Alongside his work at Oxford he maintains a busy schedule as a solo organist, and makes frequent appearances as a guest conductor, notably with the BBC Singers. He is also Director of the Edington Festival of Music within the Liturgy.
J. S. Bach (1685-1750), Toccata and Fugue in D ‘Dorian’
Herbert Howells (1892-1983), Rhapsody No 1 in D flat
J. S. Bach (1685-1750), Two preludes on Dies sind die heilgen zehn Gebot
Ralph Vaughan Williams (1872-1958), Symphony No 5 in D (arr. R. Quinney)
Thursday 17 August, 7pm – Colin Walsh
Colin Walsh’s association with cathedral music goes back nearly fifty years. He has served, in various capacities, St George’s Chapel, Windsor Castle, Christ Church, Oxford (where he studied with Simon Preston and Nicholas Danby), Salisbury Cathedral (as assistant to Richard Seal) and St Albans Cathedral. He went to Lincoln Cathedral in 1988 as Organist and Master of the Choristers, becoming Organist Laureate in 2003 and Organist Emeritus in 2021.
As an organ recitalist he has played across the UK, most European countries, the USA, Australasia, Hong Kong and Russia. His studies in Paris with Jean Langlais inspired him to specialise in 19th and 20th century French organ music. His recordings as a choral conductor, accompanist and soloist number over forty over many years and various labels.
He teaches in Cambridge and elsewhere and is an honorary Doctor of Music from the University of Lincoln.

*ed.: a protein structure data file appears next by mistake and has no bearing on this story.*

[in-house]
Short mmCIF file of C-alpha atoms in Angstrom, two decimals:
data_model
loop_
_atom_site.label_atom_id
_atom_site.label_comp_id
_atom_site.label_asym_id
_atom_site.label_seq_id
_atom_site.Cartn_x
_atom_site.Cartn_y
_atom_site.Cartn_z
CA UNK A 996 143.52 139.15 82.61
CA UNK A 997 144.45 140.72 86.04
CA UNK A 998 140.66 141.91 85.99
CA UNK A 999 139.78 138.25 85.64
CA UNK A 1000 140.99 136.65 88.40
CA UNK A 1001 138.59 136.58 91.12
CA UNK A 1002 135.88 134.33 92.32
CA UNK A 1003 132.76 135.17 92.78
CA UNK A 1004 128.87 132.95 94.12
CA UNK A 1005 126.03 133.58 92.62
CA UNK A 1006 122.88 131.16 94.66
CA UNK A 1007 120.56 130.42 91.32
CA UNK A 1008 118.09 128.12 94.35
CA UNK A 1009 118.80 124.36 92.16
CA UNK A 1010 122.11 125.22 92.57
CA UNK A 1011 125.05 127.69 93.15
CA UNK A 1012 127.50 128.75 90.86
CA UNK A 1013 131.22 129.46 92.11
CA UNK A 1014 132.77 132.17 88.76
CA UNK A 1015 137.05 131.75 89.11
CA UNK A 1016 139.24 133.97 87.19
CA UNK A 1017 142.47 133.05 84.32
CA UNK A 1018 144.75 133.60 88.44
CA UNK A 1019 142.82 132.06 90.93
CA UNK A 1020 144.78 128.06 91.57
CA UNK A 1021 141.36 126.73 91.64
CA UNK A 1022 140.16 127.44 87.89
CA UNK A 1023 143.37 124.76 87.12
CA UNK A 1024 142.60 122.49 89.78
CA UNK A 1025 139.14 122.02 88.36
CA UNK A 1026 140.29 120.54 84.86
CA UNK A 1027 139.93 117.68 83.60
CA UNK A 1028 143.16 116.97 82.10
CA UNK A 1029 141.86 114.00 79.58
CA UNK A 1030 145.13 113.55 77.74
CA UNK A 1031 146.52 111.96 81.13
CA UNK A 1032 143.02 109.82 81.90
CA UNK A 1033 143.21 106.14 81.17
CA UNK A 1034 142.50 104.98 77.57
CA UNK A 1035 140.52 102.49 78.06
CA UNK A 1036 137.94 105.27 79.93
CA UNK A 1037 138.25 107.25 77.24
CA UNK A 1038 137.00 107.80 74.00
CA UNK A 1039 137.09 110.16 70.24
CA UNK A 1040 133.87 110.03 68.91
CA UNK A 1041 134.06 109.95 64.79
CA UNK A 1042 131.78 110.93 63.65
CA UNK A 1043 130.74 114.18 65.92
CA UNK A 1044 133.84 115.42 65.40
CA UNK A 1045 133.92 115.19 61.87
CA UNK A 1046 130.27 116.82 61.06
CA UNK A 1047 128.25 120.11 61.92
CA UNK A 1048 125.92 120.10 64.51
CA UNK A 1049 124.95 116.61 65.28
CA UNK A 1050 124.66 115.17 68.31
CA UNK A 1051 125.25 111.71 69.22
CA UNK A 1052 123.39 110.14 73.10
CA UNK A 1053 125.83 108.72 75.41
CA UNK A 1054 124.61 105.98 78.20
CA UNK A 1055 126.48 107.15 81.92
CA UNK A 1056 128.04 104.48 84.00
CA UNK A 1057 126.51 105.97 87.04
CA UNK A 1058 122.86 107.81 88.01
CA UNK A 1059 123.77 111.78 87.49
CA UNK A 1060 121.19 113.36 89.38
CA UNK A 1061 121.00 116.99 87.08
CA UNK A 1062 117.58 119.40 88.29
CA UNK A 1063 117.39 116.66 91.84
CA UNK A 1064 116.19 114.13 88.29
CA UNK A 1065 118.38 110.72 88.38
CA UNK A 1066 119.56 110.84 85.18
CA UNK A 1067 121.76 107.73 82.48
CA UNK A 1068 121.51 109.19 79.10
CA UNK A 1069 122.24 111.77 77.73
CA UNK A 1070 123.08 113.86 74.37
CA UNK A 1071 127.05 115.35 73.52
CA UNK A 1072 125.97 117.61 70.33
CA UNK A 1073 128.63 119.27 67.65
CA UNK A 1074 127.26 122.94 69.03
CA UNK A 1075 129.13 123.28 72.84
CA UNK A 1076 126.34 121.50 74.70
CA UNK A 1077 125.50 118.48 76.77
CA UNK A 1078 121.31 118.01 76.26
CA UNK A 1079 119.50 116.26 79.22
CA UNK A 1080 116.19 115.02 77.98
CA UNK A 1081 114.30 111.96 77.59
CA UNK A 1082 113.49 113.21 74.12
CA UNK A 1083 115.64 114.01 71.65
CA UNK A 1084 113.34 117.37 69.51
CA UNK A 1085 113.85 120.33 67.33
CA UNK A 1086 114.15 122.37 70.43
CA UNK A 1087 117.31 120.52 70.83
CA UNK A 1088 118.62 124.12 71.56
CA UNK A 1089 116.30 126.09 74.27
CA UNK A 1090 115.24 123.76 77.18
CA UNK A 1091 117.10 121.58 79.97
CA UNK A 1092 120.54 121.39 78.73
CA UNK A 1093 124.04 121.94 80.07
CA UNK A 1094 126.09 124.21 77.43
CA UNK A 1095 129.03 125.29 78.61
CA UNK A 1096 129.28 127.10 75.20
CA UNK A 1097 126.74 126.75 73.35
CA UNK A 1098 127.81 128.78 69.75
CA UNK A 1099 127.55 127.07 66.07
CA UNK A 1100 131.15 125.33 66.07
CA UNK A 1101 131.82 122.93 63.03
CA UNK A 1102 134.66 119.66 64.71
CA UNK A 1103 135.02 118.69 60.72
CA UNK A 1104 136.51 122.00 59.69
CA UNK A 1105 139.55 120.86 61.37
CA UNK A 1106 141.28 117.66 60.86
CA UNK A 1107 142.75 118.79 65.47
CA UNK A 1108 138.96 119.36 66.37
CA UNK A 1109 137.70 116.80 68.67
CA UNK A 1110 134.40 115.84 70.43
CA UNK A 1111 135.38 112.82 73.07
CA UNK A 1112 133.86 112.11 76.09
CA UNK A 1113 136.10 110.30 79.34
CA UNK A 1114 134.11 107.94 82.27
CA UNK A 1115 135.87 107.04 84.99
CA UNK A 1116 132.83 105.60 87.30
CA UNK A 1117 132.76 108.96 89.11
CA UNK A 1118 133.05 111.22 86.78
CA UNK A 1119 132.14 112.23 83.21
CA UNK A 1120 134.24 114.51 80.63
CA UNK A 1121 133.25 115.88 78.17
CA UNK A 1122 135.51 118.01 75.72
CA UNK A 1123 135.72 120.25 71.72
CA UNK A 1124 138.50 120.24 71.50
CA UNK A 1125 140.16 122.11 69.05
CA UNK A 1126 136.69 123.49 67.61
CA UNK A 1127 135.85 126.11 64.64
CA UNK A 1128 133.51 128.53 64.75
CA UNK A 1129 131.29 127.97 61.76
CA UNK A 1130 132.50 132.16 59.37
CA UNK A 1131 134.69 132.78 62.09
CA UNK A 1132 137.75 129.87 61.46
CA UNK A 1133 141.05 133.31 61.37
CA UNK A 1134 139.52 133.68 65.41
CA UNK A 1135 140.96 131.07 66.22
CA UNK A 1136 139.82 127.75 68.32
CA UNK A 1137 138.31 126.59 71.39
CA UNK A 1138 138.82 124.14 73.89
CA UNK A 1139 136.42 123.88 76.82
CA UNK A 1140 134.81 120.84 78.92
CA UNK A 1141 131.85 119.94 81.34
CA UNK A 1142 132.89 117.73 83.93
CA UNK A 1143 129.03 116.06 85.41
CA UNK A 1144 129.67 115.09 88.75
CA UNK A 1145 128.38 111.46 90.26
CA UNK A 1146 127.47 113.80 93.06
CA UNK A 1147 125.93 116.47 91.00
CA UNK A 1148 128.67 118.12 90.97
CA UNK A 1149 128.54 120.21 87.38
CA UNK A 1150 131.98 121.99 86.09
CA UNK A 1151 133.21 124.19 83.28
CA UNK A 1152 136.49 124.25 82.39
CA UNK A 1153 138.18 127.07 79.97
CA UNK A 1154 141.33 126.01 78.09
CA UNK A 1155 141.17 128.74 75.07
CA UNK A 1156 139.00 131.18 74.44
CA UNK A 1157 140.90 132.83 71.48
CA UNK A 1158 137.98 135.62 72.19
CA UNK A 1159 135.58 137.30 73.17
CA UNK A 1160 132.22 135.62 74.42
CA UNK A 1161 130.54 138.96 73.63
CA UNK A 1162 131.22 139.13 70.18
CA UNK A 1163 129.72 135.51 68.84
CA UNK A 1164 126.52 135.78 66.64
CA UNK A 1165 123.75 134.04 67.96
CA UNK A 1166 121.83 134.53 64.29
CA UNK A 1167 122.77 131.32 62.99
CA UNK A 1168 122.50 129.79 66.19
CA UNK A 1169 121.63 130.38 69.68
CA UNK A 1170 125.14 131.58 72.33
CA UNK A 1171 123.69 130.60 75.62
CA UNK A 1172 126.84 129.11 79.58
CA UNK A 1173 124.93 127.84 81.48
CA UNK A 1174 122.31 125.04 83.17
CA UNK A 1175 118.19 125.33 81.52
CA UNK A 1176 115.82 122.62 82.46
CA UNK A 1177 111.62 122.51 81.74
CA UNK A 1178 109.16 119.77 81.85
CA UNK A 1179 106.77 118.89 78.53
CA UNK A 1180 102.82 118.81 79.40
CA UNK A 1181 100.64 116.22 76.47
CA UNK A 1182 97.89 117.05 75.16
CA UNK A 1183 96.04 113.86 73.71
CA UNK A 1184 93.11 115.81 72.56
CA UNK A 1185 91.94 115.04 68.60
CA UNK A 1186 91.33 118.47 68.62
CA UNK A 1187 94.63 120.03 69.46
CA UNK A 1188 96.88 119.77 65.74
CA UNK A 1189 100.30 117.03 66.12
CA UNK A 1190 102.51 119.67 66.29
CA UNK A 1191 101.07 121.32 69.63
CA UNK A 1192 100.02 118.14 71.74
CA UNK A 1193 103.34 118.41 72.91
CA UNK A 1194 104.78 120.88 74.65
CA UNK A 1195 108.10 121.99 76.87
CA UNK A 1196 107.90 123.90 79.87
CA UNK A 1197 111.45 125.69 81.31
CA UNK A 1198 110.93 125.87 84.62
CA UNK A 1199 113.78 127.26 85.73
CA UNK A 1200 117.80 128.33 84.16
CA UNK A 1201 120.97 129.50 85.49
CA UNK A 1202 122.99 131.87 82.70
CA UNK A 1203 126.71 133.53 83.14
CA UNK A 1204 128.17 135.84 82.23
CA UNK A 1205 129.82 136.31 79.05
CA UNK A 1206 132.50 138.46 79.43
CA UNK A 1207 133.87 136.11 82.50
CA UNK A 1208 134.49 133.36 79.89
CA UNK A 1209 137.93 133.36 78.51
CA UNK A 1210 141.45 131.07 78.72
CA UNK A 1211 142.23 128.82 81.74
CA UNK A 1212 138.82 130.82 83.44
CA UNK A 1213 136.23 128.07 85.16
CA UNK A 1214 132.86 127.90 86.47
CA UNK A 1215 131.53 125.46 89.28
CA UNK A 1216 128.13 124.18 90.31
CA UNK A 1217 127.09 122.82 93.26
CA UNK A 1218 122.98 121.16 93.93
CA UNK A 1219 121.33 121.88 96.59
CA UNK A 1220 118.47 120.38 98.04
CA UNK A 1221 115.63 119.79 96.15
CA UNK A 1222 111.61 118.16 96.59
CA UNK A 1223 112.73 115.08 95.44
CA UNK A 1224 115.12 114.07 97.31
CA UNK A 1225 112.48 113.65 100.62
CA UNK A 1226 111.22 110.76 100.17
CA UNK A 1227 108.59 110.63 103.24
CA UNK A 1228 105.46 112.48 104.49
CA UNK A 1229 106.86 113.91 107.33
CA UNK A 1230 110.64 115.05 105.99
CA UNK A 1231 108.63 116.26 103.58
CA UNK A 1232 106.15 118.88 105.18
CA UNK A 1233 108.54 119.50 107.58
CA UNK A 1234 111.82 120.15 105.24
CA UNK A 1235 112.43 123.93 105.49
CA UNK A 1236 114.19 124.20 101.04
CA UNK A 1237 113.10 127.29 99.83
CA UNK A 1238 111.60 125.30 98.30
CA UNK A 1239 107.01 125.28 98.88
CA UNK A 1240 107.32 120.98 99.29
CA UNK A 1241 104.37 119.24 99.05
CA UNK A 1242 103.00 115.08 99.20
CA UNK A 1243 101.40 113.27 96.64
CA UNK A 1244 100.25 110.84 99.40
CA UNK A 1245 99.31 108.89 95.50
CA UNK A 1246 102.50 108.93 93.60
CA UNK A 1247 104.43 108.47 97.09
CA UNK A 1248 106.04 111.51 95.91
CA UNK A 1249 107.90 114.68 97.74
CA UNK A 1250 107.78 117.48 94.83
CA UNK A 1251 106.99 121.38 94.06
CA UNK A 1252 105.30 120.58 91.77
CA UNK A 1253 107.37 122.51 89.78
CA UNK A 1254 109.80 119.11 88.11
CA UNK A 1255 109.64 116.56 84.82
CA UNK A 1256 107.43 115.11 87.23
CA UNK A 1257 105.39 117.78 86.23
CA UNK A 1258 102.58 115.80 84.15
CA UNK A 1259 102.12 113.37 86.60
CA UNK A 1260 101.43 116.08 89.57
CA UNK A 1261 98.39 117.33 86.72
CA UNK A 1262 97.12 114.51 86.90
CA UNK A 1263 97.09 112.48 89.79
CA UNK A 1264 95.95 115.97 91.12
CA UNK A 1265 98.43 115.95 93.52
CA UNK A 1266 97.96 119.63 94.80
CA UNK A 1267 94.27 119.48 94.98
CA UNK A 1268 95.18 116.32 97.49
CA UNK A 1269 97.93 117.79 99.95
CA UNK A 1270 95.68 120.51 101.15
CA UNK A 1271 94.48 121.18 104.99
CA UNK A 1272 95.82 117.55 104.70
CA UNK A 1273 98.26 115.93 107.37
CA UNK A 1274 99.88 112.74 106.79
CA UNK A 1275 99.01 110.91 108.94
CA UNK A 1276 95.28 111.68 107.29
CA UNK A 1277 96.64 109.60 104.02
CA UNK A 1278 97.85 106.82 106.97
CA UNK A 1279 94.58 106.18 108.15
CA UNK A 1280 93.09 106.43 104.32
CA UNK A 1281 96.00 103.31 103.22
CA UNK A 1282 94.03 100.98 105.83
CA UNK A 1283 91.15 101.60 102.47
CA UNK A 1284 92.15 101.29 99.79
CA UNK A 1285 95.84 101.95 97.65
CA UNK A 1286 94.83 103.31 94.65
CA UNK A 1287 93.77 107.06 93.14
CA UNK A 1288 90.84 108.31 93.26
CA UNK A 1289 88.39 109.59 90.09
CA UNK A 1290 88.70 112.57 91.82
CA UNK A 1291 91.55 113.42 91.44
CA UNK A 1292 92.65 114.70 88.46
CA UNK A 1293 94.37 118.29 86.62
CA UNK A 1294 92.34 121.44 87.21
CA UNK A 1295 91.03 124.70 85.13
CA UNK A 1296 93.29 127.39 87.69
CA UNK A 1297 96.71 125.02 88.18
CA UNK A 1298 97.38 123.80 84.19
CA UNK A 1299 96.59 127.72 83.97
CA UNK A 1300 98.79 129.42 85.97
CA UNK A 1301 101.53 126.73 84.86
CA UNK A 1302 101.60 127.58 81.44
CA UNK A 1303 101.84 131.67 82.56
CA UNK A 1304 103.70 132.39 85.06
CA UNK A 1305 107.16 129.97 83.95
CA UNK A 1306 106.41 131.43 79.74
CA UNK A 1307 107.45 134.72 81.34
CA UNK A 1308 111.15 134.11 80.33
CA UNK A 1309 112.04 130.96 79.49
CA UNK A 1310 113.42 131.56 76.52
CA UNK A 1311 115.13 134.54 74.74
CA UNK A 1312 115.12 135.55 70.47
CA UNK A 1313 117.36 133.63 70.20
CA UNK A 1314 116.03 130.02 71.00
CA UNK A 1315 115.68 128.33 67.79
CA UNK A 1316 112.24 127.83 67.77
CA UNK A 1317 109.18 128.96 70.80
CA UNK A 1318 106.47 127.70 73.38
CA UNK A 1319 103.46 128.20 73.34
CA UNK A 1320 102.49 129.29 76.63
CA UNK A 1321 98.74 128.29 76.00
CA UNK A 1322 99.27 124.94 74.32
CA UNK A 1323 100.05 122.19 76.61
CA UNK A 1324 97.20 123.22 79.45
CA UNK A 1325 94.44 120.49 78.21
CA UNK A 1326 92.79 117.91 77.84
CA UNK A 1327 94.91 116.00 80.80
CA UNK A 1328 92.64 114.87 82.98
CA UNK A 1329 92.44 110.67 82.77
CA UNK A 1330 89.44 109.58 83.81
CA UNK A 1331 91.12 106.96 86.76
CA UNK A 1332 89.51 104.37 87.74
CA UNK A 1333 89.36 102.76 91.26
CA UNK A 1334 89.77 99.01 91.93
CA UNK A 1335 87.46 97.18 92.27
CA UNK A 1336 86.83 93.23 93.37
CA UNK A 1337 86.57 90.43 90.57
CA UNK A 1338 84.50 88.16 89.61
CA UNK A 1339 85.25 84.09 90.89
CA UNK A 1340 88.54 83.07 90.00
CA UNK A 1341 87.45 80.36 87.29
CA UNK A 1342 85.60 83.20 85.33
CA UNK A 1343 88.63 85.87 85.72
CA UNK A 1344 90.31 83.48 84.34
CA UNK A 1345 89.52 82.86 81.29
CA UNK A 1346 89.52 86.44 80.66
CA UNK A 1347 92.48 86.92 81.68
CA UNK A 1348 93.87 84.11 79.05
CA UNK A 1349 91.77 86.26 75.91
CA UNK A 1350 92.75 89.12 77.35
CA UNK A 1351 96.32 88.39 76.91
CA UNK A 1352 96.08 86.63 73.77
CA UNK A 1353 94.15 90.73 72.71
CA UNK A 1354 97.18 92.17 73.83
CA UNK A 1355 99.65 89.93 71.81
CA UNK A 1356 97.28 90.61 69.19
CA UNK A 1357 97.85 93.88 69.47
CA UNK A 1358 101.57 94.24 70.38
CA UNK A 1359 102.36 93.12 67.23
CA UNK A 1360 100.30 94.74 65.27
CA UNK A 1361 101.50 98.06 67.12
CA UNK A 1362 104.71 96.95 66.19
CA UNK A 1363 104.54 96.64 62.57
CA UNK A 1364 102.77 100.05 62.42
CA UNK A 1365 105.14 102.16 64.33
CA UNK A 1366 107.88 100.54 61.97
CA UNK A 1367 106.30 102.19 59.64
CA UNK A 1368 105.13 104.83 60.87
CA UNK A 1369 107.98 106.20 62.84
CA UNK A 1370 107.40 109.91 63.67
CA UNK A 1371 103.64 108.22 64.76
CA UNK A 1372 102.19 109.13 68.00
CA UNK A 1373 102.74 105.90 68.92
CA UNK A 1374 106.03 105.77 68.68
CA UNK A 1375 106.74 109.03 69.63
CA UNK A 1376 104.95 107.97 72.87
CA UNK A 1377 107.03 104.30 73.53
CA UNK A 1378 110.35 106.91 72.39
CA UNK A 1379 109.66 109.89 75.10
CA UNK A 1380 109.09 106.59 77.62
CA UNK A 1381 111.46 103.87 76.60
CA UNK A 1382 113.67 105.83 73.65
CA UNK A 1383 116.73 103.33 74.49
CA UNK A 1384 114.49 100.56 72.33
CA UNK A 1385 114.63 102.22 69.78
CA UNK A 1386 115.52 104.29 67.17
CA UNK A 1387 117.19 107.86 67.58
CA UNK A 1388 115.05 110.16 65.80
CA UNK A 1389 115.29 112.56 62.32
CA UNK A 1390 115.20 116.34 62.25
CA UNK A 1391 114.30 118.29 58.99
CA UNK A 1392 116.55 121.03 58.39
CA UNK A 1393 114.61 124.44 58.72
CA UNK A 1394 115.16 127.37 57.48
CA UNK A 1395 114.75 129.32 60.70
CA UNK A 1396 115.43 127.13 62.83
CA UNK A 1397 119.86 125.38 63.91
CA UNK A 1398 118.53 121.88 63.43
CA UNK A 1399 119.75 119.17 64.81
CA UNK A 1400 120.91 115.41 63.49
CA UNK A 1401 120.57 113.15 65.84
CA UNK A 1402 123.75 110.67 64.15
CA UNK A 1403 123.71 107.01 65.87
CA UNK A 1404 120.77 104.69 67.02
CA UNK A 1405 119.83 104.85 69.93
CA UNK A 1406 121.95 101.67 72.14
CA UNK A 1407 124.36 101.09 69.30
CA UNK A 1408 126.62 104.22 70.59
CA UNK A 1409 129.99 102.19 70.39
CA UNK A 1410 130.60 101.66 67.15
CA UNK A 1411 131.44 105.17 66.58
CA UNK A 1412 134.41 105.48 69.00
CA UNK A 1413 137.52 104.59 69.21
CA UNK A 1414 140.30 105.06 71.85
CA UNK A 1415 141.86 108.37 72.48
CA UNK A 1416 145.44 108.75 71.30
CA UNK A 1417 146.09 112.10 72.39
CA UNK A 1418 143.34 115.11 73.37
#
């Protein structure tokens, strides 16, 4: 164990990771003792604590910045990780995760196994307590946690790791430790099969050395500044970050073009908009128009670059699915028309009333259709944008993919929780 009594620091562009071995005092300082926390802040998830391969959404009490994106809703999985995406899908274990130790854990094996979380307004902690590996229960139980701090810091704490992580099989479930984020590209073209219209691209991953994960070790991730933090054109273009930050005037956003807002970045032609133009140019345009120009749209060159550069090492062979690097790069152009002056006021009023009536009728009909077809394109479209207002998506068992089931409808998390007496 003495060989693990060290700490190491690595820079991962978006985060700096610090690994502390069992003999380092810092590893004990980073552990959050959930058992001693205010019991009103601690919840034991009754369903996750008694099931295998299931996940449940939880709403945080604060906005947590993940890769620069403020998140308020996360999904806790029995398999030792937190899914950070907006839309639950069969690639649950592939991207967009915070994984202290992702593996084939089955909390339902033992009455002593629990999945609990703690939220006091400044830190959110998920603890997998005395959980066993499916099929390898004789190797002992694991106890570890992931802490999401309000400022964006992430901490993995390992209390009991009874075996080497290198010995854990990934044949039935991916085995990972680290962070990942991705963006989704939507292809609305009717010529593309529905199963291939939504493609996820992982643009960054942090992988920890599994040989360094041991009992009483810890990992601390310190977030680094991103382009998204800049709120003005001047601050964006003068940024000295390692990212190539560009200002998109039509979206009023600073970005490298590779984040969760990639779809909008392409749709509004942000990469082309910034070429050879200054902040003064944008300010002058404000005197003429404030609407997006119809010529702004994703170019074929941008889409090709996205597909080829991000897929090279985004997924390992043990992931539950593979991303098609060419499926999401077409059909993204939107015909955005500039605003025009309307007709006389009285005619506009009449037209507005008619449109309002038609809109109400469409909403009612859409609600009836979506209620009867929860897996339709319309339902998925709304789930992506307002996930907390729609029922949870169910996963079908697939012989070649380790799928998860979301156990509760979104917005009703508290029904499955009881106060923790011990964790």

Walter Alcock (1861-1947), Introduction and Passacaglia
Joseph Jongen (1873-1953), 1. Choral 2. Cantabile 3. Toccata
J. S. Bach (1685-1750), Passacaglia and Fugue in C minor
CH Tournemire (1870-1939), Fantaisie- Improvisation sur l’Ave Maris Stella (recons. M. Duruflé)
Louis Vierne (1970-1937), Pièces de Fantaisie, Suite 3, Op 54
Jean Langlais (1907-1991), Hommage à Rameau
Thursday 24 August, 7pm – Robert Sharpe
Robert Sharpe has been Director of Music at York Minster since September 2008, having previously held posts at Truro Cathedral, Lichfield Cathedral, St Albans Abbey and Exeter College, Oxford.
His work centres around the daily choral tradition of York Minster with its two treble lines of boys and girls, both of which he trains, and in addition he performs frequently as an organ soloist and accompanist, having played in many parts of Europe and the USA as well as at major venues in the UK.
He has made numerous recordings with the choirs of Truro and York, all of which have received acclaim in the musical press.
Francis Jackson (1917-2022), Prelude for a Solemn Occasion
Maurice Ravel (1875-1937), Le Tombeau de Couperin
v. Menuet (arr. E. Wiersingha)
Kerensa Briggs (b 1991), Light in darkness
J. S. Bach (1685-1750), Fantasia & Fugue in G minor
Florence Price (1887-1953), Adoration
Percy Whitlock (1903-1946), Fantasie Choral No 2
Edward Bairstow (1874-1946), Nocturne
Claude Debussy (1862-1918), String Quartet in G minor
iii. Andantino 8 (arr. A. Guilmant)
Marcel Dupré (1886-1971), Évocation
iii. Allegro deciso 8’
Tickets for the recitals are available now via www.yorkminster.org priced at £12, with a combined ticket price of £50 for all five recitals. A concession ticket price of £5 for under-27s is also available.